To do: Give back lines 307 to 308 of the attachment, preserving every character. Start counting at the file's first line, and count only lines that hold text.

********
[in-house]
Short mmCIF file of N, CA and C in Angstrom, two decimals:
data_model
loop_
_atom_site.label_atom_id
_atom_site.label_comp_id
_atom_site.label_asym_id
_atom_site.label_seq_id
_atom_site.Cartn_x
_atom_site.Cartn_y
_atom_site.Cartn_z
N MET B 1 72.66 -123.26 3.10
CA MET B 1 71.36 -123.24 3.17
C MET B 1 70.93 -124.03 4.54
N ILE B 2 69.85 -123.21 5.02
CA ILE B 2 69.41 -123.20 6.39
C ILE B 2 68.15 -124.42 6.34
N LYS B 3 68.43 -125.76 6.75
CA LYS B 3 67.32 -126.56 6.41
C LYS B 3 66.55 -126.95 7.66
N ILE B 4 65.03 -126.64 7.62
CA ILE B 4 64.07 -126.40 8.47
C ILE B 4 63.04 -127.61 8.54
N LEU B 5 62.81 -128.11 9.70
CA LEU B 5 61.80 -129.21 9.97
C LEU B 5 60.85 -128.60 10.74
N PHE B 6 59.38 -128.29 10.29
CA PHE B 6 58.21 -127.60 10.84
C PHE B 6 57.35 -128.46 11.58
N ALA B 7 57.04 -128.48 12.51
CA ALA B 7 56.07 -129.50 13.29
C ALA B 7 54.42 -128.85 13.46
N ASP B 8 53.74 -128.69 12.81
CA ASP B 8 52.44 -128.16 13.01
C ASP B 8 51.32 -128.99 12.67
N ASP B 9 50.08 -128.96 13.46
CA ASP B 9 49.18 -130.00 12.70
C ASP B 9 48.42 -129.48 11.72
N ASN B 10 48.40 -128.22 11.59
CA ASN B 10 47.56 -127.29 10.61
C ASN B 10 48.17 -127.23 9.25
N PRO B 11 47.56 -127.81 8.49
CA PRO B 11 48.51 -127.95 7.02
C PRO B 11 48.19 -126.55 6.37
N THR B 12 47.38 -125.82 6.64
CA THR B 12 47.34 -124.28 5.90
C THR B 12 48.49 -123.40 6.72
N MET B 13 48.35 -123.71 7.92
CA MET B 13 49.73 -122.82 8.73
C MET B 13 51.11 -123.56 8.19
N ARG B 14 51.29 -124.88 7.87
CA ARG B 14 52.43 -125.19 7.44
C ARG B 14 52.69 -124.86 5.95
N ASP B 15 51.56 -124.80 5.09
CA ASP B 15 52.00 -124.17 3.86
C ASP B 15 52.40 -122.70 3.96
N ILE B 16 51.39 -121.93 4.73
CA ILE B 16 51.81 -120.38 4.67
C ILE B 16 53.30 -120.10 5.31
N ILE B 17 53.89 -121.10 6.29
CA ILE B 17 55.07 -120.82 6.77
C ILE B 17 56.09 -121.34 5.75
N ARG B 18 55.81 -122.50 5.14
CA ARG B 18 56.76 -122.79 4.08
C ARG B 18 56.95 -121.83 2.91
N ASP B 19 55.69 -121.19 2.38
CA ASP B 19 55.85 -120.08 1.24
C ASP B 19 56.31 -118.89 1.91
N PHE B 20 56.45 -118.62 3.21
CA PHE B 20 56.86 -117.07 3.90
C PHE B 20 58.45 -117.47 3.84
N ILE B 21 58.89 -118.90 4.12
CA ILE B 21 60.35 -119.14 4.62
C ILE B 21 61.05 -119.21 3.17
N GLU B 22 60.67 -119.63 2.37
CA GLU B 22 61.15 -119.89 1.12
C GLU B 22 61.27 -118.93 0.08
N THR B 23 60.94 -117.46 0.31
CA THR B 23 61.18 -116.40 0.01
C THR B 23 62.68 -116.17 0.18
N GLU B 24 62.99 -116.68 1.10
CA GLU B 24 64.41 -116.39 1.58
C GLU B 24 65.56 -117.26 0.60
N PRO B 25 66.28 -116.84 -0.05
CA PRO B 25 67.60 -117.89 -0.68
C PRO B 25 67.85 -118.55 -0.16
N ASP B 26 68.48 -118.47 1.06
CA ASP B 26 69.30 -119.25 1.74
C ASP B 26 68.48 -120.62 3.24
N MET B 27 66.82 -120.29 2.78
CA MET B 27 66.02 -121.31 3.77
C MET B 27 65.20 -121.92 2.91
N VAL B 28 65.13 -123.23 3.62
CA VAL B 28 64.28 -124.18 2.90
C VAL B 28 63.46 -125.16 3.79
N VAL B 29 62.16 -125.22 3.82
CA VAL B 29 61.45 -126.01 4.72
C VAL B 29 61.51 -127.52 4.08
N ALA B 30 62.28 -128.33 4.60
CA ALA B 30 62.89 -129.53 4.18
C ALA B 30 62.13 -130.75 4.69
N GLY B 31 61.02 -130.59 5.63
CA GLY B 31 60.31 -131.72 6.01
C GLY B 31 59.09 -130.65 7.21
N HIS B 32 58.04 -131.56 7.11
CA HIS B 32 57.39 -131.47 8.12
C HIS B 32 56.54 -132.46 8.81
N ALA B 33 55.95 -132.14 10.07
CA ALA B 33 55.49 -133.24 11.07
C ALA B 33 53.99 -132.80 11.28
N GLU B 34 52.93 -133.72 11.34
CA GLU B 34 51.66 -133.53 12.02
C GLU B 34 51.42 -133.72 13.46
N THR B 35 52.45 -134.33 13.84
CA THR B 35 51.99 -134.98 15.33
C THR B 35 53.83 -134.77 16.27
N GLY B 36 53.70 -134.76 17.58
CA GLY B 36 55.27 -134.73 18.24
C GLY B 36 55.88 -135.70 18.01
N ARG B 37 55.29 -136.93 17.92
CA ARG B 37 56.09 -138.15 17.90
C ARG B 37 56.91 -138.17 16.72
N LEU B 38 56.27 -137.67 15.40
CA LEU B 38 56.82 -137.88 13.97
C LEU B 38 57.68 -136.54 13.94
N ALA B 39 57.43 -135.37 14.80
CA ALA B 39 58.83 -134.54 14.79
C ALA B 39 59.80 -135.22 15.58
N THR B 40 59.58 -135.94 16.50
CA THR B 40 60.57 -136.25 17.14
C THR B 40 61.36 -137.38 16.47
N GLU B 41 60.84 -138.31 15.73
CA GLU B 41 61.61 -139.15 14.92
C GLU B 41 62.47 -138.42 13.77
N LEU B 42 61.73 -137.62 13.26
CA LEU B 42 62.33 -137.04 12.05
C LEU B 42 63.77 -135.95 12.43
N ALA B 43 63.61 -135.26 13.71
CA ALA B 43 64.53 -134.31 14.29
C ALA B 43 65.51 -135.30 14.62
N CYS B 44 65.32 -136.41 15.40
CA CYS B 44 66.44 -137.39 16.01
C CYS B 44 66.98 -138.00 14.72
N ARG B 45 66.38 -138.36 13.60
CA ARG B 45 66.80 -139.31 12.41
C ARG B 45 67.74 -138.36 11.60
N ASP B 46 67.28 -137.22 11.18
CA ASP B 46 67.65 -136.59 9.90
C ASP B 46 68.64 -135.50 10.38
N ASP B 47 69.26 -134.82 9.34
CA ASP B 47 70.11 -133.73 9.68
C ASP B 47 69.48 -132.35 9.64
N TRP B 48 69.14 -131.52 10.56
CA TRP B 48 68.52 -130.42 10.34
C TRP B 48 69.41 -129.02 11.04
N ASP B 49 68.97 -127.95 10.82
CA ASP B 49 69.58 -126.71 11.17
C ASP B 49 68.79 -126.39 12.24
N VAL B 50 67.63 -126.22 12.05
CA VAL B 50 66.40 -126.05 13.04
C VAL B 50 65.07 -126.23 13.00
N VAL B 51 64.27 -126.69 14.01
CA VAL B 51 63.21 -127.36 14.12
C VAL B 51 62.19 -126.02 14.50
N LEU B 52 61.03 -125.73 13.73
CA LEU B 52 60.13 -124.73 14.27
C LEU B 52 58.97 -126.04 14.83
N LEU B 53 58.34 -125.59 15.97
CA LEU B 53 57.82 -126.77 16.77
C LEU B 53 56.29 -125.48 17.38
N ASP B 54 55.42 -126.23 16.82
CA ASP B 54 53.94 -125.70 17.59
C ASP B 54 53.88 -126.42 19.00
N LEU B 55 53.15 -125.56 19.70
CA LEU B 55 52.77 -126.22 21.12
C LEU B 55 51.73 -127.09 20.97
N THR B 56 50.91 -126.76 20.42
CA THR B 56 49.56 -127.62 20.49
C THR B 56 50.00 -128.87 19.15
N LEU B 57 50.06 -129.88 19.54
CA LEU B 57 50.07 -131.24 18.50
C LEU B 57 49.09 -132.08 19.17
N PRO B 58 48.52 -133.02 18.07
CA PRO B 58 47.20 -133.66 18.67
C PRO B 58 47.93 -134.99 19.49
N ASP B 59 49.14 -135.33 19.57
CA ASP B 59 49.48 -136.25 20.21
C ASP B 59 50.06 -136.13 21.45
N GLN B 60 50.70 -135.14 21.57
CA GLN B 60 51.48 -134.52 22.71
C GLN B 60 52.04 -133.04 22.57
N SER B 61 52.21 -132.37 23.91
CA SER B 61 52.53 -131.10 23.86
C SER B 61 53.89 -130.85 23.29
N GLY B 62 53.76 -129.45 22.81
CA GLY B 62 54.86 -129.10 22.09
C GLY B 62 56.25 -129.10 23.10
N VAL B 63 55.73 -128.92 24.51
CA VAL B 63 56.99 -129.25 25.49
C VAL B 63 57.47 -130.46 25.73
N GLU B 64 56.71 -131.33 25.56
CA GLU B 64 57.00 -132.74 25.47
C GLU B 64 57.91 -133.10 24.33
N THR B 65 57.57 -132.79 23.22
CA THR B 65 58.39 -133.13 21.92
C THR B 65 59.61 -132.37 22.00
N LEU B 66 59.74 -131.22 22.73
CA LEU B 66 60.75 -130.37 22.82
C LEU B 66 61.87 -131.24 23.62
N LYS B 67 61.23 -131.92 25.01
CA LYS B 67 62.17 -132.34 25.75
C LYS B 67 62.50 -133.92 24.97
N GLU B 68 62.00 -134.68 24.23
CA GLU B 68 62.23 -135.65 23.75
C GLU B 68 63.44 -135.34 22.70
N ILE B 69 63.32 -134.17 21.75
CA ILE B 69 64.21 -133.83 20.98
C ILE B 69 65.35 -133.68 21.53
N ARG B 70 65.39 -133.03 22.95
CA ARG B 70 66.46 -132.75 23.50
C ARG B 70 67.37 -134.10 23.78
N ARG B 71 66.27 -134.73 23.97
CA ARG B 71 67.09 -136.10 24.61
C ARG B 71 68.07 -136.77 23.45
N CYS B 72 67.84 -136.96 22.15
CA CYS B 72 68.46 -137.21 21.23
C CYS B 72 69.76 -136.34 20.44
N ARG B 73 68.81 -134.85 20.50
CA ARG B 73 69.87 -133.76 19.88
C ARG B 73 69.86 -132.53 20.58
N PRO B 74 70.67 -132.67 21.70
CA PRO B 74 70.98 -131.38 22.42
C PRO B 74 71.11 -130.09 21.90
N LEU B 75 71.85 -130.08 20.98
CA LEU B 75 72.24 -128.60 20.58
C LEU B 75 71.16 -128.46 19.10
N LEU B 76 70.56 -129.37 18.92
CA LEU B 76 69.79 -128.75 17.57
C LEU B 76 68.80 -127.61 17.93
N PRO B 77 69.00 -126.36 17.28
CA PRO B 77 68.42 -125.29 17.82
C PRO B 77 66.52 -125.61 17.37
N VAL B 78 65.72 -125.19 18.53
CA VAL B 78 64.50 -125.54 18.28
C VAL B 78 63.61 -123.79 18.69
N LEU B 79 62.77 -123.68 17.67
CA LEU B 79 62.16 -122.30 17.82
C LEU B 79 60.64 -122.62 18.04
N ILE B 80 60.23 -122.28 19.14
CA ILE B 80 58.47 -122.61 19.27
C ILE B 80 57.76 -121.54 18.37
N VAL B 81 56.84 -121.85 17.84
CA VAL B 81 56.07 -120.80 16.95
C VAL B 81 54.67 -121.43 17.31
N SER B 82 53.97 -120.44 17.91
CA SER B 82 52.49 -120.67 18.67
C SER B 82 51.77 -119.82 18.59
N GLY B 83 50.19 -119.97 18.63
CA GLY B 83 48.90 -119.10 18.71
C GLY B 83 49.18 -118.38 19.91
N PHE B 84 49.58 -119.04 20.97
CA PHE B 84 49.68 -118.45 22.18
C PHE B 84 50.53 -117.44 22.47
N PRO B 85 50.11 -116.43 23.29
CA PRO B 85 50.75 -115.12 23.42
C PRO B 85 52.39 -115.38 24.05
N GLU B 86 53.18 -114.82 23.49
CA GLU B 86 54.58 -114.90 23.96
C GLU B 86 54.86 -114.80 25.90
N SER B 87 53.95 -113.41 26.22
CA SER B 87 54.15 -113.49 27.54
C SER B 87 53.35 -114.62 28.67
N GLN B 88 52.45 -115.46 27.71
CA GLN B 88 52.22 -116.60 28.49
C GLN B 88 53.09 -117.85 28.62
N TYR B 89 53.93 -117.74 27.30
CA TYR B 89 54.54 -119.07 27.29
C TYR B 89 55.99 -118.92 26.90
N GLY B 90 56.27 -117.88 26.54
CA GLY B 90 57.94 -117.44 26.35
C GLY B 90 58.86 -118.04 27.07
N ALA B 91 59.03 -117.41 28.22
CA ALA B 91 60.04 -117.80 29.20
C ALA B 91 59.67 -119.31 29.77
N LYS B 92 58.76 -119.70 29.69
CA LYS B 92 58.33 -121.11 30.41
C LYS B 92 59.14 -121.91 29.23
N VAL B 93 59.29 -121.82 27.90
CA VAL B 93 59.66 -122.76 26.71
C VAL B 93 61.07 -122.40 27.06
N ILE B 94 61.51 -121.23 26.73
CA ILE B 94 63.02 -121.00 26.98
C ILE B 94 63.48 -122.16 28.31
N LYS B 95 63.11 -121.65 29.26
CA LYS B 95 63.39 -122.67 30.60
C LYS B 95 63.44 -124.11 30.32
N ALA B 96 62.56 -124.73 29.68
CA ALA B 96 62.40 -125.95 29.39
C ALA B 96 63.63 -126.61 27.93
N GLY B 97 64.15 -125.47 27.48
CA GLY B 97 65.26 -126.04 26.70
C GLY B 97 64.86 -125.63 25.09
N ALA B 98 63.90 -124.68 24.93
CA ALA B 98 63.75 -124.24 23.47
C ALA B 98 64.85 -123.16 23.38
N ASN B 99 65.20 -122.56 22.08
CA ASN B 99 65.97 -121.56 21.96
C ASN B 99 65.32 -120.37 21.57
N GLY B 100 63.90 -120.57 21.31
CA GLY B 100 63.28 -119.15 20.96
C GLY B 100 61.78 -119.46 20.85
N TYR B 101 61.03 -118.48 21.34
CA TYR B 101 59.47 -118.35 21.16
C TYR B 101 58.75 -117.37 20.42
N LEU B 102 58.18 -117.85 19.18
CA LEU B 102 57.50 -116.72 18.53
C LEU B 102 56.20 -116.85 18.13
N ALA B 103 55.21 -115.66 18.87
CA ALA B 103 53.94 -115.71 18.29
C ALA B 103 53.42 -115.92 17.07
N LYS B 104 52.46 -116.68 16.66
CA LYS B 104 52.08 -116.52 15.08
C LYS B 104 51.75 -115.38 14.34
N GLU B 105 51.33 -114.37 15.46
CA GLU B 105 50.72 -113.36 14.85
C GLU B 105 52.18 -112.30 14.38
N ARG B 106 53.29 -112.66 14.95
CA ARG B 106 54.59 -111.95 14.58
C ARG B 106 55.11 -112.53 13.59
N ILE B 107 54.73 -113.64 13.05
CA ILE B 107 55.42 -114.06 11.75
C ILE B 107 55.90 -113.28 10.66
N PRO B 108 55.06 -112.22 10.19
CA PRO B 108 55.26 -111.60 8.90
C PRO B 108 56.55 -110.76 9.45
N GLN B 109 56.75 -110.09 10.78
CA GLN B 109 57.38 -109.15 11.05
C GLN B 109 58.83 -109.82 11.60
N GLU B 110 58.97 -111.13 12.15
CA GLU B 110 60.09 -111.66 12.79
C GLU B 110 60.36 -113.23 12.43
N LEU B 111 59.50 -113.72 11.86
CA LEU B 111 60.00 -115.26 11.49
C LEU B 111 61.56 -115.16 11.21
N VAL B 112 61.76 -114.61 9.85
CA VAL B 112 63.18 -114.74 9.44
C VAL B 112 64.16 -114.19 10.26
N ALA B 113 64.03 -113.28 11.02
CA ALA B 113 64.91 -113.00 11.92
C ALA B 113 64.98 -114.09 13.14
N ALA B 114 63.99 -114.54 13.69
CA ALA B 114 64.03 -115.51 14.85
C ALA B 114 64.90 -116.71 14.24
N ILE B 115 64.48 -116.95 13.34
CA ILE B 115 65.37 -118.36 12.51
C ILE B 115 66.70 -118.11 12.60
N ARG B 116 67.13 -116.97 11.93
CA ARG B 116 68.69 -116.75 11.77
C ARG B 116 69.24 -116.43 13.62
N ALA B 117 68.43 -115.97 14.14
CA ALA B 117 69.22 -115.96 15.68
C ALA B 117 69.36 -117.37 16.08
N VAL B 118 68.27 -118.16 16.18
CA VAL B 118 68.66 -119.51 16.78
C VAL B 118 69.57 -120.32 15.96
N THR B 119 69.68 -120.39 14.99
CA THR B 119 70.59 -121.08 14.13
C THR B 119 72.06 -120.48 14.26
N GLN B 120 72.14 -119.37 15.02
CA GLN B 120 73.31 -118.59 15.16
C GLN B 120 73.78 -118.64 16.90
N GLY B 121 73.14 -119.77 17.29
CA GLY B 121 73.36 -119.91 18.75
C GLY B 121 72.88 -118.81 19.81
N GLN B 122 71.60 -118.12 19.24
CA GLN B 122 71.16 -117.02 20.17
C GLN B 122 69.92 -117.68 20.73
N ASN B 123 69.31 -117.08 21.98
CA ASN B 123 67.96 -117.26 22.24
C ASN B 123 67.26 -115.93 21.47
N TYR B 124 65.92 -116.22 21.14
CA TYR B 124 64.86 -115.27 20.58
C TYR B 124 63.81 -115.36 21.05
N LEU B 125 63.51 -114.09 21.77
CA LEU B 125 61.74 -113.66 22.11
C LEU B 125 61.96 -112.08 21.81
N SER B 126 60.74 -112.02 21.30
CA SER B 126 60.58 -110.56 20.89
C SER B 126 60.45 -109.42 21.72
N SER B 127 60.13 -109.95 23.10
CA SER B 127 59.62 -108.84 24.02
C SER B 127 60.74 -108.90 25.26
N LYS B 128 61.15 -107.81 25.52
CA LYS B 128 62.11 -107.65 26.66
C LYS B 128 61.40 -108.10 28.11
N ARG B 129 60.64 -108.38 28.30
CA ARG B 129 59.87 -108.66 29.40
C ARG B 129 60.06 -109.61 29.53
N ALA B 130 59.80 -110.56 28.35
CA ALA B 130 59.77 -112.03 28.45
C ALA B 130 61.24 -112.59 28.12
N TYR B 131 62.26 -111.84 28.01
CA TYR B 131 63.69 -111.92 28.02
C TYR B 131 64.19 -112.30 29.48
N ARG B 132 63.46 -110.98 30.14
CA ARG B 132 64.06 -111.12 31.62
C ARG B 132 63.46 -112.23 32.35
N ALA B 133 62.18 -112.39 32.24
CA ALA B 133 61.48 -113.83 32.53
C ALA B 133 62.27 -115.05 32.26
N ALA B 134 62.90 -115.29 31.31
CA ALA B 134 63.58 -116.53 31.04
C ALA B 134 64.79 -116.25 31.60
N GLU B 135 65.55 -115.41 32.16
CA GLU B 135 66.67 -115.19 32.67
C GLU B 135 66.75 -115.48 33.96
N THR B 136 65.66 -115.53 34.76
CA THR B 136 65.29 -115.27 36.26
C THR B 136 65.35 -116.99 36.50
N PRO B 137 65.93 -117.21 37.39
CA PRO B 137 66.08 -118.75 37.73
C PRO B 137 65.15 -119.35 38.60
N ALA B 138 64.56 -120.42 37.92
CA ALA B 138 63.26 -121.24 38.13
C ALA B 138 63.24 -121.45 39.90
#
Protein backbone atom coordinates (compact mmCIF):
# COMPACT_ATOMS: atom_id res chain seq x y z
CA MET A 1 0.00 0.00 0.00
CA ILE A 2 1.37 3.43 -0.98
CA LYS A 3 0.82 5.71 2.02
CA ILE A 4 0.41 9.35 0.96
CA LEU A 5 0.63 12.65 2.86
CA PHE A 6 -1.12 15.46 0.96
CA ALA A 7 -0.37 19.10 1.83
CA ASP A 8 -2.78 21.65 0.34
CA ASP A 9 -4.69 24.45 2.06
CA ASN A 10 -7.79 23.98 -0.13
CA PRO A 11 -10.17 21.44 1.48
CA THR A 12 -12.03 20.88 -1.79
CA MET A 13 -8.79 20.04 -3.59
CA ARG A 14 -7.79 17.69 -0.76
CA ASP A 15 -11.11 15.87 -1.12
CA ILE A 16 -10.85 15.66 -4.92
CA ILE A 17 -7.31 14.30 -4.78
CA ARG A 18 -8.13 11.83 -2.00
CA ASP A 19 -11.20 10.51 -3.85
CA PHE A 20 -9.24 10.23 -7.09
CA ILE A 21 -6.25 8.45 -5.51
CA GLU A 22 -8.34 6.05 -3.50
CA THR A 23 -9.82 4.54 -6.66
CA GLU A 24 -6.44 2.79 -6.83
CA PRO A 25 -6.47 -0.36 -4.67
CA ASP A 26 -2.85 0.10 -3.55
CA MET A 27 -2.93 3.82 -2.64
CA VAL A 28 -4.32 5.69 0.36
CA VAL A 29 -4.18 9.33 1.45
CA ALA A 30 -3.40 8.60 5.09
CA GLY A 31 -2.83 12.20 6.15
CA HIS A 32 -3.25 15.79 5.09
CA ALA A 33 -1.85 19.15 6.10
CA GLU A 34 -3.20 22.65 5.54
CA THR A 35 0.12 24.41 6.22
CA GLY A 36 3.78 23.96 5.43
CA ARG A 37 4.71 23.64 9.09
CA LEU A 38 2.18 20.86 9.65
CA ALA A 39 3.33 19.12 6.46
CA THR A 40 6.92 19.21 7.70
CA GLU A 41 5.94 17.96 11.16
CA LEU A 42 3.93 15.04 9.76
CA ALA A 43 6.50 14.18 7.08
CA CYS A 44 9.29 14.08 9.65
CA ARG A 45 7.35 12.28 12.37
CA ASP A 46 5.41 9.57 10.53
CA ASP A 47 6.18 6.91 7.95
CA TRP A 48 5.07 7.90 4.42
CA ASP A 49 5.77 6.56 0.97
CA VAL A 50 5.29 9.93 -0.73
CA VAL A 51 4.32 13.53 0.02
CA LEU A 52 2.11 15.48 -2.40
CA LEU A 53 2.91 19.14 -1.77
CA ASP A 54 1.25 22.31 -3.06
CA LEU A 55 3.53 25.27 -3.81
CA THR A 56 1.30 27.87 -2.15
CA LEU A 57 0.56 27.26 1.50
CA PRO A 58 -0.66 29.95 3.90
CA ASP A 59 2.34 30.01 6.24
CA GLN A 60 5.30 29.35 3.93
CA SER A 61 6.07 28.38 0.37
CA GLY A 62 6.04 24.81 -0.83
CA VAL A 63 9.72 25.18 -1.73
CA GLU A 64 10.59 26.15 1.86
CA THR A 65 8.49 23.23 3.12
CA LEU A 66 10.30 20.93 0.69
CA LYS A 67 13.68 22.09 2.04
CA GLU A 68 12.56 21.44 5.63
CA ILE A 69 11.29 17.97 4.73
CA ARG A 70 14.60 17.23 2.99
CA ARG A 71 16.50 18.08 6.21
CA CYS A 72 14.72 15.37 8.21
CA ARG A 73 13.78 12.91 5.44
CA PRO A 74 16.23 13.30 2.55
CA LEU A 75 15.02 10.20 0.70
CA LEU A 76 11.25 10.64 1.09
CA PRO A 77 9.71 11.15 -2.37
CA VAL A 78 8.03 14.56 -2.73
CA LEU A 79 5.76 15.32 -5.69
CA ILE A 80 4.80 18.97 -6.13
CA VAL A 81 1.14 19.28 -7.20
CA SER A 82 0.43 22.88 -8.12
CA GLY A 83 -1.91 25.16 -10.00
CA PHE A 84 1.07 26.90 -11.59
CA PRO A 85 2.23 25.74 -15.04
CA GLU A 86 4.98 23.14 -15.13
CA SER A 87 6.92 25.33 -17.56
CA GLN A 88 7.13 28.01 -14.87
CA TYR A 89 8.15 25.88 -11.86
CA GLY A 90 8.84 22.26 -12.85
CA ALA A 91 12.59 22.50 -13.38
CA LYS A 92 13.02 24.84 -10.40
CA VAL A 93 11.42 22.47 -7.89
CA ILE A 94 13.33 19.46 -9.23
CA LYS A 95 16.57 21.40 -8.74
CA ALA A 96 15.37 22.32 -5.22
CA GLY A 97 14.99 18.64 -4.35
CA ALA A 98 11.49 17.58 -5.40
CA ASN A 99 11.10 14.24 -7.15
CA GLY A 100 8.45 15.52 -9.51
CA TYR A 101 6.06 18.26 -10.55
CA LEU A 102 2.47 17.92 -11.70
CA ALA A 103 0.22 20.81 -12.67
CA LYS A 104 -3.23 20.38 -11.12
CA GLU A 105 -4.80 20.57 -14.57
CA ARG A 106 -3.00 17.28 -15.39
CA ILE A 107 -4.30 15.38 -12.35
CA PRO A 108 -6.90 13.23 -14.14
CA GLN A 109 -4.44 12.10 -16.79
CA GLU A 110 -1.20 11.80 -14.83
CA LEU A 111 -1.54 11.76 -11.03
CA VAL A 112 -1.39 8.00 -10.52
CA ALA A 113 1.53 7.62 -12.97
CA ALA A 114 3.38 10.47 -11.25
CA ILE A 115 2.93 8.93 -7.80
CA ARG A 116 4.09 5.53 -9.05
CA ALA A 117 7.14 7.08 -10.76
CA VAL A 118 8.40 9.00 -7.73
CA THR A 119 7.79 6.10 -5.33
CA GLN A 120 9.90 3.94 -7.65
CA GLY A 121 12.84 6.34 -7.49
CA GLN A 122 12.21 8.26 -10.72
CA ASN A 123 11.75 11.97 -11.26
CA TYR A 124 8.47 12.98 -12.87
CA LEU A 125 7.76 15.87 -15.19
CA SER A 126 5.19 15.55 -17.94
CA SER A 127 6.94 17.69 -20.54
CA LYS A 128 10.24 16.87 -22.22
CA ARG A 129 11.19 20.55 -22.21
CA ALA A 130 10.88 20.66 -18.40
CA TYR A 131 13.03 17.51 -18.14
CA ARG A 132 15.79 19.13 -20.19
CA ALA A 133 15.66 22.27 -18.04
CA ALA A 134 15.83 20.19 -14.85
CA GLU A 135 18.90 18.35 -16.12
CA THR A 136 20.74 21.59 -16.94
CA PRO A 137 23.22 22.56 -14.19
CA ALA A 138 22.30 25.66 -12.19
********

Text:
CA ASN B 99 65.97 -121.56 21.96
C ASN B 99 65.32 -120.37 21.57